With preparations for Prince Harry and Meghan Markle's big day no doubt in full swing, we have decided to take a look back at some of the traditions used in past royal weddings. Following in the footsteps of Prince Charles and the Duchess of Cornwall, the nuptials will take place at St. George's Chapel in Windsor castle. The guest list will include fellow royals, foreign leaders, church officials and celebrities with Meghan carrying a bouquet made up of myrtle - a tradition set by Queen Victoria.
But what about the catering? As food trends change throughout the years, so does the royal wedding menu. Tom Bridgeman, Director of Catering at Cripps & Co, the wedding venue operators behind the Tithe Barn at Bolton Abbey, has taken a look at the royal wedding menus throughout the years, and predicted what he thinks a 2018 royal banquet will look like.
Princes Elizabeth and Philip Mountbatten, 1947
Although the country was still rationing in 1947, this wedding menu was still quite luxurious. The meal started with Filet de Sole Mountbatten, followed by Partridge casserole with salad, green beans and pommes noisette, while guests were served an ice-cream bomb for dessert.
Prince Charles and Lady Diana Spencer, 1981
This menu kept in with the traditions of previous royal weddings. Tom explains: "With dishes named after members of the monarchy such as 'Supreme de Volaille Princess de Galles' - Princess of Wales chicken supreme. With five courses, much fewer than previous generations, the menu does show a shift in moving towards a more modern approach. A simple dessert of English strawberries with clotted cream gives the menu a quintessentially patriotic finish."
Prince Charles and Camilla Parker Bowles, 2005
Moving away from the traditional, formal banquet, Charles and Camilla's wedding was much more of a canapes and drinks set-up. Still with a strong British theme, sandwiches were offered first including egg and cress, smoked salmon and roast venison. Hot canapes included mini Cornish pasties, and grilled vegetable tartlets. For dessert, there was miniature, fun pastries like glazed mocha fudge, strawberry tartlets and caramel banana slice.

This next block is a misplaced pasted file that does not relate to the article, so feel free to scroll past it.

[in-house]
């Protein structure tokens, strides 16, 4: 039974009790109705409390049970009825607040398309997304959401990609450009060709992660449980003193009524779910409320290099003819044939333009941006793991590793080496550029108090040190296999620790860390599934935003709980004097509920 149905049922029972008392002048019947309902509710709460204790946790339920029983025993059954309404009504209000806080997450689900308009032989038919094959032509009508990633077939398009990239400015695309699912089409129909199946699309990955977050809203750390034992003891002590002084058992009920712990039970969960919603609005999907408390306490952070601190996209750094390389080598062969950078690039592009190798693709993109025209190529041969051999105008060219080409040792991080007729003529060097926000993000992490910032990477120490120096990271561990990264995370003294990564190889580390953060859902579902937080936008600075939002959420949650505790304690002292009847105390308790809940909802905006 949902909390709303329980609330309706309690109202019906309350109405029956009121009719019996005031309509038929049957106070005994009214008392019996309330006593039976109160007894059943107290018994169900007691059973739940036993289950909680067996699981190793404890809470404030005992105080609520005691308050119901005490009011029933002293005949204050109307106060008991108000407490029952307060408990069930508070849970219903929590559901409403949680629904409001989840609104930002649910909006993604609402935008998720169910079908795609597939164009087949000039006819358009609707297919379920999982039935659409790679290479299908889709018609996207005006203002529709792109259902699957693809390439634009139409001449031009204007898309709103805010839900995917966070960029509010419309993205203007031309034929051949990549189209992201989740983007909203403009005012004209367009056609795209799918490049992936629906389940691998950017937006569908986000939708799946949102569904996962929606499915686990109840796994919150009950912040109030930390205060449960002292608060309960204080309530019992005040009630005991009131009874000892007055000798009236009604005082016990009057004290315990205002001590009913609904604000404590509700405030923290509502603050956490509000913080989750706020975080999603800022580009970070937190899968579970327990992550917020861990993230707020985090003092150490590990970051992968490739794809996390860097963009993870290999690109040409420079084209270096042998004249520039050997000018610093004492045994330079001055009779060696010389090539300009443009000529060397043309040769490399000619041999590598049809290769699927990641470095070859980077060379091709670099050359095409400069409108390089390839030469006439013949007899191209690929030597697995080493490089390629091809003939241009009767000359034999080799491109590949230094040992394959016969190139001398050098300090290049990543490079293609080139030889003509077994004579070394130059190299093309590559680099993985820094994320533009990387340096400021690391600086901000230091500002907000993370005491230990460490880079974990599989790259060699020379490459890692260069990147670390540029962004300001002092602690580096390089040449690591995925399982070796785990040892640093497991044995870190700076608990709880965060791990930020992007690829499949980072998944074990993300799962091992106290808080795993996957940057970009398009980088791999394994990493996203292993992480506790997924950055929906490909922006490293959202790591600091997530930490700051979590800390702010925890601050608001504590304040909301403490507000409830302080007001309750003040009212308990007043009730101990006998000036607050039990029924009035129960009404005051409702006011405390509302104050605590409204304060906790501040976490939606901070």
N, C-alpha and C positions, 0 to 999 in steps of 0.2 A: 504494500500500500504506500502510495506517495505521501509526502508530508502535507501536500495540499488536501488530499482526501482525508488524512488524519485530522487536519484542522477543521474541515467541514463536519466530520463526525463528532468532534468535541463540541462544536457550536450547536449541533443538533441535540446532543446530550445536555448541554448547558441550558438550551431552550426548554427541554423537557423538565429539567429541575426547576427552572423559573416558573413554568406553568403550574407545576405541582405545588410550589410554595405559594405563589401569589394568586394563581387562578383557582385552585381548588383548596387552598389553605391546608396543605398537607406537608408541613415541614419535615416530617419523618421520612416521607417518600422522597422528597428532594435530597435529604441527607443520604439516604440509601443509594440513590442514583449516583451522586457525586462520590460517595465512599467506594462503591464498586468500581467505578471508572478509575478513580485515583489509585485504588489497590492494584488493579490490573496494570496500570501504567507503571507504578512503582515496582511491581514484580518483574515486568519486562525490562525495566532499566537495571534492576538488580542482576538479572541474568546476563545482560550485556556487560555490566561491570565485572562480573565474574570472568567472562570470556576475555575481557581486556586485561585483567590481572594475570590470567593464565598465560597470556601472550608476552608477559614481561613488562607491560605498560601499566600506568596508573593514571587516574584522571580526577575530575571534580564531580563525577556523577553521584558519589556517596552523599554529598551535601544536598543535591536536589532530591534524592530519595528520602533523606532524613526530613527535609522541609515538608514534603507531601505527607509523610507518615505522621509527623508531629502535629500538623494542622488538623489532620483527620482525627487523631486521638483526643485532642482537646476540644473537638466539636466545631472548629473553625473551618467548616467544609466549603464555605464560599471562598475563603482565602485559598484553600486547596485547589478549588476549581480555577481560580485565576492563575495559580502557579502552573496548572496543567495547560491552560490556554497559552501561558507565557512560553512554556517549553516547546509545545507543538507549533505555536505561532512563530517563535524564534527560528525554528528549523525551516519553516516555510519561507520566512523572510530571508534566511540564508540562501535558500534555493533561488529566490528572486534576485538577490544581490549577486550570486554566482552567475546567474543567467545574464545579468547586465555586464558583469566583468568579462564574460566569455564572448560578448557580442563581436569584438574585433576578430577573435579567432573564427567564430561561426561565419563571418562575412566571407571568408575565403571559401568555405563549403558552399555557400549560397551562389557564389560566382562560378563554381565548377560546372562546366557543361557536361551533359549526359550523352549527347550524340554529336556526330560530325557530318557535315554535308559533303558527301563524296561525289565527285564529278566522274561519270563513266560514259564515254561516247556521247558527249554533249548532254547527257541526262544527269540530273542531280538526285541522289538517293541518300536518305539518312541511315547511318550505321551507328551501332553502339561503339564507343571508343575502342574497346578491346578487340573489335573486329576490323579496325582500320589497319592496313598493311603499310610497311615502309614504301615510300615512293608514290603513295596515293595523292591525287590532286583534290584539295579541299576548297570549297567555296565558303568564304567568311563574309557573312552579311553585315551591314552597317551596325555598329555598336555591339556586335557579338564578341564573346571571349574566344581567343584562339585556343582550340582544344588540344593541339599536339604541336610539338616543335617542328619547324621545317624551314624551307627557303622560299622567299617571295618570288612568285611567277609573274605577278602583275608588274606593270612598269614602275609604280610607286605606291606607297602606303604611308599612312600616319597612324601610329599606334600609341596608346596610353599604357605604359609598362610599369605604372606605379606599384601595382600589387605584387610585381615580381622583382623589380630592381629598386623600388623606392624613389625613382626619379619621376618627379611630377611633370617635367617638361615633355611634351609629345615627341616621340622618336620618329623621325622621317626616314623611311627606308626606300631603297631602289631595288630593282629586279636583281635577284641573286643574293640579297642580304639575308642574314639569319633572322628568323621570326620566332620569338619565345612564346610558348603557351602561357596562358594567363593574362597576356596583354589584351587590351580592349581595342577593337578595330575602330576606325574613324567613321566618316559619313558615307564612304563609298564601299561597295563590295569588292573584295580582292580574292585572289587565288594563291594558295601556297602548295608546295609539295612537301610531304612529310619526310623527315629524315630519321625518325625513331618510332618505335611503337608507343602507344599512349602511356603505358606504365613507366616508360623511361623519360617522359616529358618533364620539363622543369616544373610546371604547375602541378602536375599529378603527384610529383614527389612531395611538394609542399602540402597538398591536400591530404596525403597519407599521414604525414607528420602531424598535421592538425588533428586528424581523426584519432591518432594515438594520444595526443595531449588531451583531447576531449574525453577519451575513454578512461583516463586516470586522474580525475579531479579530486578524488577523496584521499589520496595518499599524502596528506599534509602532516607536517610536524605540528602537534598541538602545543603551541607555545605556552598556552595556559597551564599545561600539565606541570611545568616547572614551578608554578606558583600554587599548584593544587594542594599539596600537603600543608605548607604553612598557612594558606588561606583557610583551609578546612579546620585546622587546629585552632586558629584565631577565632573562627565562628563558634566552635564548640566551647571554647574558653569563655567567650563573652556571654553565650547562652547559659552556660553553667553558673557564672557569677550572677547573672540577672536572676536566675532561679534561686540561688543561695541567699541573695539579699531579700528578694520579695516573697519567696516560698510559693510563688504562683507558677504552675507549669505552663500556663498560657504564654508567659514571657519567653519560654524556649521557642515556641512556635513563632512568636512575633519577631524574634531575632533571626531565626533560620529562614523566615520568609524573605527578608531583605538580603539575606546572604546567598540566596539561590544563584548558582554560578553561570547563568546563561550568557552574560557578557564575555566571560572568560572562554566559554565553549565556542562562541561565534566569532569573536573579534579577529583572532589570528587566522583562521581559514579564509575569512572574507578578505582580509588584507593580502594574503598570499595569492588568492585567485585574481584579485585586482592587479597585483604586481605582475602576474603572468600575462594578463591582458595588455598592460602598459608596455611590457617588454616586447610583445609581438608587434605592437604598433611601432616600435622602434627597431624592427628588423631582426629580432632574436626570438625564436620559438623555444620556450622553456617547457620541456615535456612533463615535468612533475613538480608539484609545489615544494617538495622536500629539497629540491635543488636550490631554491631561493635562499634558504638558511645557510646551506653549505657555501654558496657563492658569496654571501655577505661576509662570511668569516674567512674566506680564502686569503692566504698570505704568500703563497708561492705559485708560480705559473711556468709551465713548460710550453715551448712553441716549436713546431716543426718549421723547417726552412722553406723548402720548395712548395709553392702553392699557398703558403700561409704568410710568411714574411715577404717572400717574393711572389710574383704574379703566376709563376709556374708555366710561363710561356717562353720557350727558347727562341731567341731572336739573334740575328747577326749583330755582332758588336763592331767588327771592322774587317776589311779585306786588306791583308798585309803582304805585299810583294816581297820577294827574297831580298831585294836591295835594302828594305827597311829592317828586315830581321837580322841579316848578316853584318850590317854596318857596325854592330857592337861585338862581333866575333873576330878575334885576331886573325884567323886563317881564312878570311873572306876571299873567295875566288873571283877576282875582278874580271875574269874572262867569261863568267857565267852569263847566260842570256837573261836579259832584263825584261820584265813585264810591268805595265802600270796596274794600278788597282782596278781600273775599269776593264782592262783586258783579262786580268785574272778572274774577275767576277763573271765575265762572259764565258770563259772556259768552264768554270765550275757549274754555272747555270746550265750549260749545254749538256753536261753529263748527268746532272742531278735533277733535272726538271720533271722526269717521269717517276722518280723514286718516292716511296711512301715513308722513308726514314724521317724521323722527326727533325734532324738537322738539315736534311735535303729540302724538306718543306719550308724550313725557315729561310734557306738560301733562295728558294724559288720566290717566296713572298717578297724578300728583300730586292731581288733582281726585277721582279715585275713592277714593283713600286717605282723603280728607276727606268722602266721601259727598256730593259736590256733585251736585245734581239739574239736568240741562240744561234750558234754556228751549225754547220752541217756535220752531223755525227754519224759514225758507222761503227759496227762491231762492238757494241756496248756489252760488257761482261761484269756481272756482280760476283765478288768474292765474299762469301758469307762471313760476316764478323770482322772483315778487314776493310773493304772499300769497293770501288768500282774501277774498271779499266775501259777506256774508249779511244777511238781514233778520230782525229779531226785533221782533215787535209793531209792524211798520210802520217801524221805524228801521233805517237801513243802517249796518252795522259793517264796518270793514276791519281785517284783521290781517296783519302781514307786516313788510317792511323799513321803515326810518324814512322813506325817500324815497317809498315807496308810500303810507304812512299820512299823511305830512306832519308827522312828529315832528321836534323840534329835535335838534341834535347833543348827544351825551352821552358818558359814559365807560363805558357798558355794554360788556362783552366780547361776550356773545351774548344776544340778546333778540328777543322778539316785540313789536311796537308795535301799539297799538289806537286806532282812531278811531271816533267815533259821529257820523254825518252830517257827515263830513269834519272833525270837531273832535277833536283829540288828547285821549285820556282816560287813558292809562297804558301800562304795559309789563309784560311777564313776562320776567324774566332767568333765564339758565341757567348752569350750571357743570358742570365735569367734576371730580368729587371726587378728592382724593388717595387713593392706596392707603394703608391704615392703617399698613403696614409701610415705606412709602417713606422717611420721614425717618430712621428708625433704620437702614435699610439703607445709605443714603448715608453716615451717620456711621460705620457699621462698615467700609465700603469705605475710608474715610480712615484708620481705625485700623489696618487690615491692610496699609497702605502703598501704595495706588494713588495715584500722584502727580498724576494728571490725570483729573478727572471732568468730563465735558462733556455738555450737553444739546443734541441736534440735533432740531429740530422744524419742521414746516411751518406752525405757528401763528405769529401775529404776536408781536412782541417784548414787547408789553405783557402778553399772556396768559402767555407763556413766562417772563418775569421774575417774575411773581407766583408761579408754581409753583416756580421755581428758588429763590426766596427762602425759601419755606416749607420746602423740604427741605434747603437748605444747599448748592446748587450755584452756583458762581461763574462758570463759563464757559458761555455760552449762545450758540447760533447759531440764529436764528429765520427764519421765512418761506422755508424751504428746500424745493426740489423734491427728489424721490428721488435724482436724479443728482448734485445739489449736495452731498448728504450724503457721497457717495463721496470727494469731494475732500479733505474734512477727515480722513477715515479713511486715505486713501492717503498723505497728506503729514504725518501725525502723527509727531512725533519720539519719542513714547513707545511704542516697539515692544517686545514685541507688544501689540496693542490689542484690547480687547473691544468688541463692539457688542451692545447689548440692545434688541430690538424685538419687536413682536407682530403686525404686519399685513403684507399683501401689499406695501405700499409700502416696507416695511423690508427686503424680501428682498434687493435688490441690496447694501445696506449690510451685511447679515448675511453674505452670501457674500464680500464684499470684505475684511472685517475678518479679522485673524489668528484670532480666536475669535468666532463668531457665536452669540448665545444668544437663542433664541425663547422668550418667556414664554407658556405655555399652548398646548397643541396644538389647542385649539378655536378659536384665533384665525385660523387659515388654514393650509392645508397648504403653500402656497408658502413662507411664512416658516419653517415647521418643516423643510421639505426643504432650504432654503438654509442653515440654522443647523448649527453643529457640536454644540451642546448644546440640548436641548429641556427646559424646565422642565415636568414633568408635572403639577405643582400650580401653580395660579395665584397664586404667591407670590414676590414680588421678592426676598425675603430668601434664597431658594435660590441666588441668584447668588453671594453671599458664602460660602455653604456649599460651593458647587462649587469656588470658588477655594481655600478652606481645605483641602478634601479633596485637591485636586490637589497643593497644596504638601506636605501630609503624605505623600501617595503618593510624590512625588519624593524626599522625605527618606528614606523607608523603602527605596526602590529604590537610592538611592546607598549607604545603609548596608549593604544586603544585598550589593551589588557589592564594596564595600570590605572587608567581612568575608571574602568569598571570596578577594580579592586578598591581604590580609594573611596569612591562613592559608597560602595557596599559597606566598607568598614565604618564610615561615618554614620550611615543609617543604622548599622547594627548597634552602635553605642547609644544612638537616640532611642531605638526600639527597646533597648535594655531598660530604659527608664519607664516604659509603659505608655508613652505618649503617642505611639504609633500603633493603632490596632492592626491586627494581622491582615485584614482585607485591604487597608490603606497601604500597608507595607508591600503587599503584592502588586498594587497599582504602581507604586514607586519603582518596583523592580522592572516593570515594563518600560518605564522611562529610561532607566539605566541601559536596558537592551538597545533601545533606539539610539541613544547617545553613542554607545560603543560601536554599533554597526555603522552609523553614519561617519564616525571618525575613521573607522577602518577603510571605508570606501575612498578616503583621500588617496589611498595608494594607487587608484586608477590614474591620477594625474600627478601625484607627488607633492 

Prince William and Catherine Middleton, 2011
The Duke and Duchess of Cambridge's menu was much closer to a gastro-pub style meal (albeit a very extravagant one). Heritage, organic ingredients made up hearty, yet sophisticated dishes. Mains included saddle of North Highland Mey, and select organic lamb with Highgrove spring vegetables.
Prince Harry and Meghan Markle, 2018
Although it's difficult to predict exactly what will be on the menu on the 19 May, it will no doubt be a highly sophisticated affair with one of the tastiest, innovative royal wedding menus to date. "Based on the current wedding catering trends, royal guests can expect the rustic themes from Will and Kate's to be continued," explains Tom. "We're seeing a rise in big, sociable sharing dishes and feast style menus. Small, pretty dishes are a thing of the past and now wedding food is more about tasty, high quality produce." He adds: "Harry and Meghan are very well travelled, which could also influence the cuisine on the menu. One of the couple’s favourite destinations is Botswana so there could be some exotic cocktails on offer. They might even serve Eton Mess for pudding!"